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Nice Cannes Marathon 2014

Nice Cannes Marathon 2014

If you're up for a Marathon abroad this could be a good choice, it's growing in popularity and is the second biggest Marathon in France outside of Paris now, this year had 14,000 entries and you can enter the 1/2, full or team relay. It's a very scenic run that starts on the promenade in Nice and ends up in Cannes with 95% of it run by the coastline. It's flat with 'only' a 30metre elevation gain just when you don't need it at the 30km mark! They have 6 pacers in 15min intervals from 3hours to 4h30 which have big flags attached to them so you can stick with them and run to a time if that's your motivation.

For more info goto www.marathon06.com

The weather has been a shocker down there recently and I was hoping for some cool dry conditions without the strong mistral winds we got last year, in the end the temperature was just right with some rain to keep cool, although it got alot worse after I had finished.

If any of you guys are looking to do a 1/2 or full Marathon and have the inclination to follow a training program I can recommend the Hanson's Marathon Method, see the book by Luke Humphrey. I followed the Advanced program over 18 weeks and it worked out. It's alot of running, effectively 6 days a week however the longest run is no longer than 16 miles. In a nutshell the idea is that you run Mon Easy, Tues Speed intervals, Wed OFF, Thurs Tempo run, Fri/Sat Easy, Sun Long. A tempo run is done at your goal race pace.You follow that cycle for 10 weeks and the speed intervals turn into strength runs which are longer intervals at 10secs/km faster than tempo pace. You only get 1 day off a week so it uses active recovery on the easy runs, whereby you have to slow down, stay aerobic and burn the fat. The tempo runs are a good idea, since you pick your goal race pace and train accordingly, if you can't finish them then you probably need to revise your goal slightly. Most runs are 6-8 miles and the idea is that you get cumulative fatigue over weeks of training, whereby your legs never feel great, in fact it's trying to simulate what the latter part of a Marathon is like without the injury risk of long runs.

I felt pretty good going into the race I tapered slightly more than the program suggested based on feel, my plan A was sub 3hour with even splits, plan B was to beat my 3:20 PB and plan C was to fake an achilles injury. About hundred of us stuck to the 3hour pace maker which slowly whittled down to about 20 or so at the 30km mark with the 30metre hill destroying a few people's races. With 3km to go I dug very deep and dropped the pace maker and finished in 2:58 (173rd). Fortunately, i didn't hit the wall like Brighton earlier this year and the training definitely paid off, the Marathon is all about the final 10km!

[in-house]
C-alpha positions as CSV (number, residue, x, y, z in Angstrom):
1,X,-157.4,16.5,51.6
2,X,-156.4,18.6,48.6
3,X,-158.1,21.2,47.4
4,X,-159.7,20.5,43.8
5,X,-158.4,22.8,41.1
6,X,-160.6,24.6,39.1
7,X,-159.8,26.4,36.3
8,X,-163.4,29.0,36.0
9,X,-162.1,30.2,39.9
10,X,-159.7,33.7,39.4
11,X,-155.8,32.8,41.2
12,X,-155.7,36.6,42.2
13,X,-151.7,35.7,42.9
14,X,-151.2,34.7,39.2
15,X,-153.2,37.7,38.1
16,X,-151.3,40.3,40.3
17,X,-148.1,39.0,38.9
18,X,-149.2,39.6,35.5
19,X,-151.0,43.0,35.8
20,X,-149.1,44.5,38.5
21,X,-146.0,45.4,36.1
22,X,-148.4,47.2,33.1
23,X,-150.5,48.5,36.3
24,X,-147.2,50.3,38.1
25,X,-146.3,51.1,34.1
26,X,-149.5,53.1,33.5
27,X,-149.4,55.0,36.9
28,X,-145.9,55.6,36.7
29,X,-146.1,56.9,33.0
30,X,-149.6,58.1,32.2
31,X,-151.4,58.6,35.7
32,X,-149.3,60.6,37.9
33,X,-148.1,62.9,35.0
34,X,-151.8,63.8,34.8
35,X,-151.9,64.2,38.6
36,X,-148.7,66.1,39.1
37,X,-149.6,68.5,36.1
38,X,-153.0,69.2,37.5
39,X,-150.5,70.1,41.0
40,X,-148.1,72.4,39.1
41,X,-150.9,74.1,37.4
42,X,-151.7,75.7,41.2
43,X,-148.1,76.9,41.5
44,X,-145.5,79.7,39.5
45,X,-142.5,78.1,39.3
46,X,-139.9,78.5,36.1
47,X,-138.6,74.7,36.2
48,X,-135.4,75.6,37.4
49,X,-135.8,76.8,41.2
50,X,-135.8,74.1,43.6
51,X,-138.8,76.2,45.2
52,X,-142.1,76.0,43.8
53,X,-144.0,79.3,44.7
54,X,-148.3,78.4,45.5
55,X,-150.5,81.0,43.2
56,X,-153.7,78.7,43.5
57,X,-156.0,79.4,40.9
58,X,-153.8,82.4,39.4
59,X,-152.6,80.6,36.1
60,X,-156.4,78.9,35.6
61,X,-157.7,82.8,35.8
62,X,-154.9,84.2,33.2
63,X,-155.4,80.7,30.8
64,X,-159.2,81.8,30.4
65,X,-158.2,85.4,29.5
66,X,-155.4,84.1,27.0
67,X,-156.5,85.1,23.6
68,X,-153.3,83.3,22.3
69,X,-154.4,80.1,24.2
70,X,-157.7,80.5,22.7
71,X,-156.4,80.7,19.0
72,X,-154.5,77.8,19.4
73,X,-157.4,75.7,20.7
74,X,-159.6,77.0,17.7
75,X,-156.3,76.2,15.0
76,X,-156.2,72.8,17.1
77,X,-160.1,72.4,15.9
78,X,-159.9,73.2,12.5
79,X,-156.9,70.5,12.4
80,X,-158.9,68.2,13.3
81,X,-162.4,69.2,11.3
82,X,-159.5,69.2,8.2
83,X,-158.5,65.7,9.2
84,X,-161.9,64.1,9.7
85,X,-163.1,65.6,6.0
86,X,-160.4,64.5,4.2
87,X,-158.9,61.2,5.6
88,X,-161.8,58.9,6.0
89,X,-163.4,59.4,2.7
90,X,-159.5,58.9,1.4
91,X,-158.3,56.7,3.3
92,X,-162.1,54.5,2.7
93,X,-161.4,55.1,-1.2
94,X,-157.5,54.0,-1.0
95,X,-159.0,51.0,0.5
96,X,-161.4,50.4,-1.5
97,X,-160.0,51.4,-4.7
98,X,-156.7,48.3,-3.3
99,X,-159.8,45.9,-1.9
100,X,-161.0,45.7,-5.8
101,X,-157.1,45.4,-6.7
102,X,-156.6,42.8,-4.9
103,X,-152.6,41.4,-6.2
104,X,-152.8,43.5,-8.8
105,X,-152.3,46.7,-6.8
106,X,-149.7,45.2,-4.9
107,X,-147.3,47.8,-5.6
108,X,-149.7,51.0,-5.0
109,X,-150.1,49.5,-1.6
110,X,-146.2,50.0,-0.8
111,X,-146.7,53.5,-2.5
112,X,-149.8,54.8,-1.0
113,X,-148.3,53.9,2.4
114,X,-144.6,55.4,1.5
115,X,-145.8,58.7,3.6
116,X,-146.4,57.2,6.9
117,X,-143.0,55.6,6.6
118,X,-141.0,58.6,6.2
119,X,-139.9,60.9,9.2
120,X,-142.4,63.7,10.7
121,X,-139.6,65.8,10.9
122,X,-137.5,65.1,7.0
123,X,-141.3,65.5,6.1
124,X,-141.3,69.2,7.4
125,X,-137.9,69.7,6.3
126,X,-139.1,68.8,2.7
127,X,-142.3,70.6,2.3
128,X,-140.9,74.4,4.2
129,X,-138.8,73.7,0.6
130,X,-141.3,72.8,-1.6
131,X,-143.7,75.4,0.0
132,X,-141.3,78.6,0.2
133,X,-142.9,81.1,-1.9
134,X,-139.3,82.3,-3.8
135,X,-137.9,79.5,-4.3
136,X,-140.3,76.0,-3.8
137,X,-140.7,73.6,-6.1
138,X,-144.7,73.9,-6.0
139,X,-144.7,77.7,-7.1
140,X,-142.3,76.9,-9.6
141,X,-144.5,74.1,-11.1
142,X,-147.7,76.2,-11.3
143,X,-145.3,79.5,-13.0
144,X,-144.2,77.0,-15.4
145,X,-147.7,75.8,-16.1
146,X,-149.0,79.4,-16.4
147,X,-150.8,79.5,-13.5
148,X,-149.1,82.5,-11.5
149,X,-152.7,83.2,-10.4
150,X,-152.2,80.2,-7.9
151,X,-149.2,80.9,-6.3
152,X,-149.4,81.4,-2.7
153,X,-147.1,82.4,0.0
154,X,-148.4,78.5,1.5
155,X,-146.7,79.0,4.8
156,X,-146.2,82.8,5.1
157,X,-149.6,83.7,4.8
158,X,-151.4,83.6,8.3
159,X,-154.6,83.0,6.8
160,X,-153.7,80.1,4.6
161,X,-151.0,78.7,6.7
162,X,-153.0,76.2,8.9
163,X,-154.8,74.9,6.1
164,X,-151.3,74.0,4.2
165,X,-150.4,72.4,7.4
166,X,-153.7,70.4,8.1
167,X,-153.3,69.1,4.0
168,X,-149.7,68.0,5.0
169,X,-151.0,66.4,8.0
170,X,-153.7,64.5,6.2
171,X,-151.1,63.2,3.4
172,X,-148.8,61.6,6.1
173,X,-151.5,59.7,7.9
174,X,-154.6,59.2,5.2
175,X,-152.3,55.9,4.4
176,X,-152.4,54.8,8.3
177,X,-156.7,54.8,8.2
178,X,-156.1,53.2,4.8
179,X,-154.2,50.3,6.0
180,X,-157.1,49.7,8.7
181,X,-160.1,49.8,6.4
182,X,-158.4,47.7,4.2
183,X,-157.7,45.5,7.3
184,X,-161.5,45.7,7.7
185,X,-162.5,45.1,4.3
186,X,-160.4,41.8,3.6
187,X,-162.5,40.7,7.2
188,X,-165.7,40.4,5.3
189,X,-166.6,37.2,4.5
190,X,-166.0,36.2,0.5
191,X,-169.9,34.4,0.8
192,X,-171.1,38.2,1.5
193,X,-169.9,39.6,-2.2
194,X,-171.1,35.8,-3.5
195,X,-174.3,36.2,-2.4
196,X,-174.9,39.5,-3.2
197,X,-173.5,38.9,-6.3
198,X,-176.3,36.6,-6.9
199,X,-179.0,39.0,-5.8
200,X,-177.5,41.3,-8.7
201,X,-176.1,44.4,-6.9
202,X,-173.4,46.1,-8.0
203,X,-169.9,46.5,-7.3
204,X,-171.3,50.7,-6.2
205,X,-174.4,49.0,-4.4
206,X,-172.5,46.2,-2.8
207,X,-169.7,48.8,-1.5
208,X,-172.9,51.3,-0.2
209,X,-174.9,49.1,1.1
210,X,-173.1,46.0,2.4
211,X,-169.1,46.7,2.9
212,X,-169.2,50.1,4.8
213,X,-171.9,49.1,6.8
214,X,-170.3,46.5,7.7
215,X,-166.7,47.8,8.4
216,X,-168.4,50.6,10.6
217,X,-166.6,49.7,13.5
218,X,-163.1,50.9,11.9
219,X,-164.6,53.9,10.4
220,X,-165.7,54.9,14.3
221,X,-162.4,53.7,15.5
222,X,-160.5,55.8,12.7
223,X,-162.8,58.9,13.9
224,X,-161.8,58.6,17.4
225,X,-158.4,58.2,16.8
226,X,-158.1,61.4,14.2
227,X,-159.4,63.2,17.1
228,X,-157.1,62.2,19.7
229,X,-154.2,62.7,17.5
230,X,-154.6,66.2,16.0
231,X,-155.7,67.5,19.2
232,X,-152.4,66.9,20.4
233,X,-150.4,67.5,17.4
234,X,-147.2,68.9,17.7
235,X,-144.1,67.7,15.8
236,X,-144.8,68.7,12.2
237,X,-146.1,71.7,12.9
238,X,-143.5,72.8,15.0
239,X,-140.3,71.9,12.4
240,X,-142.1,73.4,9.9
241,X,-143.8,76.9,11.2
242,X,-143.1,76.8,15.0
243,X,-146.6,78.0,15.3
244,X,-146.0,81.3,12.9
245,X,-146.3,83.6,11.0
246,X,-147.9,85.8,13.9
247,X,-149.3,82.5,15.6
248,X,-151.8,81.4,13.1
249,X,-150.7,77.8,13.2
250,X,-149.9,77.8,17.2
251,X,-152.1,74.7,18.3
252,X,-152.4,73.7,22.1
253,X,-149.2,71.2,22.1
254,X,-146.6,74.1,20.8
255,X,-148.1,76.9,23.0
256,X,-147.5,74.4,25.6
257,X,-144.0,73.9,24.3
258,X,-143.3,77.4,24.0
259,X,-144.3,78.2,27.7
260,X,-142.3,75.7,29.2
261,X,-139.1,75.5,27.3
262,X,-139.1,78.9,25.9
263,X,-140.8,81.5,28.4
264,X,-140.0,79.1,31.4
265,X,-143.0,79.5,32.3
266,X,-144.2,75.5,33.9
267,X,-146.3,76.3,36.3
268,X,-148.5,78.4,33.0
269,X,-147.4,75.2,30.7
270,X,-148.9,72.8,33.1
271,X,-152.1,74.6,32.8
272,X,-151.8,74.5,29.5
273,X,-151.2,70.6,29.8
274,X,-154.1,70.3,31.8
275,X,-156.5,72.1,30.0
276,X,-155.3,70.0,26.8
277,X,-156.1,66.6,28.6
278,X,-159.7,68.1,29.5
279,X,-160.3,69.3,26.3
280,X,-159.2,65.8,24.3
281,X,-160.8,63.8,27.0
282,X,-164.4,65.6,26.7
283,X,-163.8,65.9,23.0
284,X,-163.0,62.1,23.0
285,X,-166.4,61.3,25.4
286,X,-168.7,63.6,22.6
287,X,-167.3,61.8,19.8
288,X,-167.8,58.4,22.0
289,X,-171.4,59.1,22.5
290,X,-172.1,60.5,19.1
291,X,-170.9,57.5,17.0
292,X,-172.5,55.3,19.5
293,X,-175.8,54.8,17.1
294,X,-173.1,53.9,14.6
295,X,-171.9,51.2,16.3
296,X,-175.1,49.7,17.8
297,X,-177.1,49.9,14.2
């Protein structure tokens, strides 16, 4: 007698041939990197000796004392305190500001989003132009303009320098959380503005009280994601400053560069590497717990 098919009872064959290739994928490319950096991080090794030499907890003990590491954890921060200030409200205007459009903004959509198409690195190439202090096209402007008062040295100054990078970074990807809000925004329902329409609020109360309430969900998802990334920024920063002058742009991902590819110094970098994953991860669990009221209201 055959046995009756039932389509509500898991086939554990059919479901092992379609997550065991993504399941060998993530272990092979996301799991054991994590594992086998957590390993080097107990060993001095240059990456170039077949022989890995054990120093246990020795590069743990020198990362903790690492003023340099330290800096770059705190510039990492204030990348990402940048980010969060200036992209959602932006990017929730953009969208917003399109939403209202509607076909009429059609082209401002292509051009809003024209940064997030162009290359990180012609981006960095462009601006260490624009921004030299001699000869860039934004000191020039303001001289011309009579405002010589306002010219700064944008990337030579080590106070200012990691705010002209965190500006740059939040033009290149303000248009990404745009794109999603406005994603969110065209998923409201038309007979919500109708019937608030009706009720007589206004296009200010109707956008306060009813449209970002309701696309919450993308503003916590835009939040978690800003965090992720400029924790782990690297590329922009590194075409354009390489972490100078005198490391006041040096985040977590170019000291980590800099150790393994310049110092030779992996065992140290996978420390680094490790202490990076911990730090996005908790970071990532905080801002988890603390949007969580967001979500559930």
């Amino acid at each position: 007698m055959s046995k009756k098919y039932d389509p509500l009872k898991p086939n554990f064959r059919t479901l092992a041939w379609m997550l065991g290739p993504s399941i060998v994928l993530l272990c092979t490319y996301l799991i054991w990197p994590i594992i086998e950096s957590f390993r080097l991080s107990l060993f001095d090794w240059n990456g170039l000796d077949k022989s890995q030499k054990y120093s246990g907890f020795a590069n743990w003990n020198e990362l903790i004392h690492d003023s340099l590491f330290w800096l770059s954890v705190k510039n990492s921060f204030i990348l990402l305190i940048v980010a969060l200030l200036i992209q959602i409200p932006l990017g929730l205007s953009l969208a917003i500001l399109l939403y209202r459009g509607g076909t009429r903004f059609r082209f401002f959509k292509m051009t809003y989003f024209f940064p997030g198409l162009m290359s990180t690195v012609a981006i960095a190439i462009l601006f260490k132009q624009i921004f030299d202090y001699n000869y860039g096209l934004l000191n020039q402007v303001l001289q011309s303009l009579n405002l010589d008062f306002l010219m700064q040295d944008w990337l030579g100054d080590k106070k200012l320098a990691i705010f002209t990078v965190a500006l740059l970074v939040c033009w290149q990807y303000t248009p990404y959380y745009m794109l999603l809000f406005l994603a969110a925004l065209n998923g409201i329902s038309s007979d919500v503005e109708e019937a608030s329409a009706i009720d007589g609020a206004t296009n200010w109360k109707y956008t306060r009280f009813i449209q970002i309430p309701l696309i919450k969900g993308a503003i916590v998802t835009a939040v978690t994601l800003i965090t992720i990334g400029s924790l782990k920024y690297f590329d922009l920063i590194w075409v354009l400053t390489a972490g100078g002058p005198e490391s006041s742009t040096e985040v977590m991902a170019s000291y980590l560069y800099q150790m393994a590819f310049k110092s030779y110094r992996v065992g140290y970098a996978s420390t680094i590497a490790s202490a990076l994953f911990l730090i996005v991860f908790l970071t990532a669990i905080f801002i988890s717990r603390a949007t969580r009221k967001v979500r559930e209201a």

Ironman Florida 2014 - 7:43 minutes from Kona

Ironman Florida 2014 - 7:43 minutes from Kona

Pre-Race

A year ago I punched the air with delight having managed to register on-line for this race, which sells out in under 60 seconds. A flat fast PB course in the lovely location of Panama City Beach on the north coast of the Gulf of Mexico.

Heat-acclimatization training was done in Mid Sussex (with lots of warm layers on) plus IM Barcelona, Disney World Orlando and Apalachicola (Florida) Marathon. It was roasting hot for 2 weeks in Florida prior to the race and sea temperature was 78 Fahrenheit  (above 76 is too hot for wet-suit racing). On race day we had an angry sea with rip-tides, 40mph winds and air temperature 10 degrees Celsius.

Swim

We all froze on the beach before dawn, especially those who got wet doing a swim warm-up. At dawn the decision was made to cancel the swim. Even we poor swimmers were a bit disappointed, because we wanted to do a proper triathlon. The sea had been too nasty even for the safety kayaks to be deployed.

Cycle

Spent a couple of hours trying to keep warm until it was my time to start cycling. There were nearly 3,000 of us setting off one every couple of seconds. I had a cycling jacket and a couple of space-blankets but some people had just a tri-suit.

The gusty wind played havoc with the deep wheel rims and I had to resist the impulse to stop for a bike check. It was like riding with loose skewers or headset, quite apart from getting buffeted sideways and having to react to avoid collisions. Fortunately, the course is separated from traffic and American roads are very wide.

Nice single loop course, mostly on flat good surface roads. A few undulating bits and one section on cracked tarmac that was rather bumpy.